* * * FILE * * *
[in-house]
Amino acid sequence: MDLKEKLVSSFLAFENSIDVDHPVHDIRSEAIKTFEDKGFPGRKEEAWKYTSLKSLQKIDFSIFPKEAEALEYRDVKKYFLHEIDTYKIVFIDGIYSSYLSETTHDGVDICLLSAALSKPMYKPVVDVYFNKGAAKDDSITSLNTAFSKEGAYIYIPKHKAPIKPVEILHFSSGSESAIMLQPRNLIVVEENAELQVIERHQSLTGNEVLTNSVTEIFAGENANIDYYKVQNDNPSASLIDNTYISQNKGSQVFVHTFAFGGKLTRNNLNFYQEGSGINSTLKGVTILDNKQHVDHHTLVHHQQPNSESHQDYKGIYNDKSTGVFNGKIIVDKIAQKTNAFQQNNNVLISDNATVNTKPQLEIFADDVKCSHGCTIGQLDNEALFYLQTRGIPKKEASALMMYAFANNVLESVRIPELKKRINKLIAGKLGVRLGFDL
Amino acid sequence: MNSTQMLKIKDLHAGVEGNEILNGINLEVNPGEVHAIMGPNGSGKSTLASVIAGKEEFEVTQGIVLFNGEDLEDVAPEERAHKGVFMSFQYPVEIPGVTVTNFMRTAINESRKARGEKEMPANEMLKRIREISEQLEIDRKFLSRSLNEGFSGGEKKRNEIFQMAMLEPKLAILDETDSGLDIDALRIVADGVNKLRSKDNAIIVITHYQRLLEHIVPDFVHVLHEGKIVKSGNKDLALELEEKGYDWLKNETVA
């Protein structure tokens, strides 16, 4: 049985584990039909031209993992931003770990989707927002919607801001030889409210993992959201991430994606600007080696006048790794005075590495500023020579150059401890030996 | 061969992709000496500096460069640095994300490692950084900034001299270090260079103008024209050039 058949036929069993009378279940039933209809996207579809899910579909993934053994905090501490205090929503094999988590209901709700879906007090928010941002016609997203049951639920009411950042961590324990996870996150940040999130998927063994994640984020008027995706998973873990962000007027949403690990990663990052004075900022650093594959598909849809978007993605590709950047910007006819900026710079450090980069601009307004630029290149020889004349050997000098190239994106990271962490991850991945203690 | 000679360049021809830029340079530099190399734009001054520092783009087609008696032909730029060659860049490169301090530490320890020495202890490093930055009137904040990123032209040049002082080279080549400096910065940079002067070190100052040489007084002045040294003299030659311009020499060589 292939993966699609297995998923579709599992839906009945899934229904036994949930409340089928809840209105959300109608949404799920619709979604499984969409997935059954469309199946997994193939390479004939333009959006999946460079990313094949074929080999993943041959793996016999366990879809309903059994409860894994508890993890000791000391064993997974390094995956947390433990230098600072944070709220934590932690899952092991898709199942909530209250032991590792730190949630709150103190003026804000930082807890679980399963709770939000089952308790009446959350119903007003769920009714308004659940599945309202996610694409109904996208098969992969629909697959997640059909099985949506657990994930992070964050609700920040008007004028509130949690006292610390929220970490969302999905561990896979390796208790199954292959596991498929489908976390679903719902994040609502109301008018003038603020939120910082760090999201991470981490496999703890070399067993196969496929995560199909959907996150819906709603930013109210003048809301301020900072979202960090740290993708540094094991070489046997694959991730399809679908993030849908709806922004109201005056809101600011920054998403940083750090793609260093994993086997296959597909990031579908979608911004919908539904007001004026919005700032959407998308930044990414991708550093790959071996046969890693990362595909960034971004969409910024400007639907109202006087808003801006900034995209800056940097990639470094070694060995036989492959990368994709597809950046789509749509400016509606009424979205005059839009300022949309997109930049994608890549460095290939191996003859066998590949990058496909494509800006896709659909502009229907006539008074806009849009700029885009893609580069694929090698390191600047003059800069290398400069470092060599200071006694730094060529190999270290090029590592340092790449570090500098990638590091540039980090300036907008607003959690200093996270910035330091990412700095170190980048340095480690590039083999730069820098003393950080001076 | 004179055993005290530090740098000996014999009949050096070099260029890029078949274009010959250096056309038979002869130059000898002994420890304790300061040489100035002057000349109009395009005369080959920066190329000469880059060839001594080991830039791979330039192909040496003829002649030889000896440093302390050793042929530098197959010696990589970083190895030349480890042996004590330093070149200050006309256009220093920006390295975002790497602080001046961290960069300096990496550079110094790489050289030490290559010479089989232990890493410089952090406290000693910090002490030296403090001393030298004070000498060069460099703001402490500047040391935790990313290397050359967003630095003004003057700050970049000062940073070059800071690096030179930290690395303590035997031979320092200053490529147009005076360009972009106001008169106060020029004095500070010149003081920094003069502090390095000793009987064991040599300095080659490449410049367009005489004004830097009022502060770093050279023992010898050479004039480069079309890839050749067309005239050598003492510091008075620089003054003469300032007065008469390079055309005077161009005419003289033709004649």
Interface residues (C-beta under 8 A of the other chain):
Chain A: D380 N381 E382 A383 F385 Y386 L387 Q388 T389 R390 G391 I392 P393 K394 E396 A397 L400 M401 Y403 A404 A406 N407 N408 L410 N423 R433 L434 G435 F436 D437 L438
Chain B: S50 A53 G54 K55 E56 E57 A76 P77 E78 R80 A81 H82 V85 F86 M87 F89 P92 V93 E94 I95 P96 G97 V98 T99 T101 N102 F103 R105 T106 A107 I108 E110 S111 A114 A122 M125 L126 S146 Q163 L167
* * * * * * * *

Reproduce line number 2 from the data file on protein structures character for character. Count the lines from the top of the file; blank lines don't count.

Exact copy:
Amino acid sequence: MDLKEKLVSSFLAFENSIDVDHPVHDIRSEAIKTFEDKGFPGRKEEAWKYTSLKSLQKIDFSIFPKEAEALEYRDVKKYFLHEIDTYKIVFIDGIYSSYLSETTHDGVDICLLSAALSKPMYKPVVDVYFNKGAAKDDSITSLNTAFSKEGAYIYIPKHKAPIKPVEILHFSSGSESAIMLQPRNLIVVEENAELQVIERHQSLTGNEVLTNSVTEIFAGENANIDYYKVQNDNPSASLIDNTYISQNKGSQVFVHTFAFGGKLTRNNLNFYQEGSGINSTLKGVTILDNKQHVDHHTLVHHQQPNSESHQDYKGIYNDKSTGVFNGKIIVDKIAQKTNAFQQNNNVLISDNATVNTKPQLEIFADDVKCSHGCTIGQLDNEALFYLQTRGIPKKEASALMMYAFANNVLESVRIPELKKRINKLIAGKLGVRLGFDL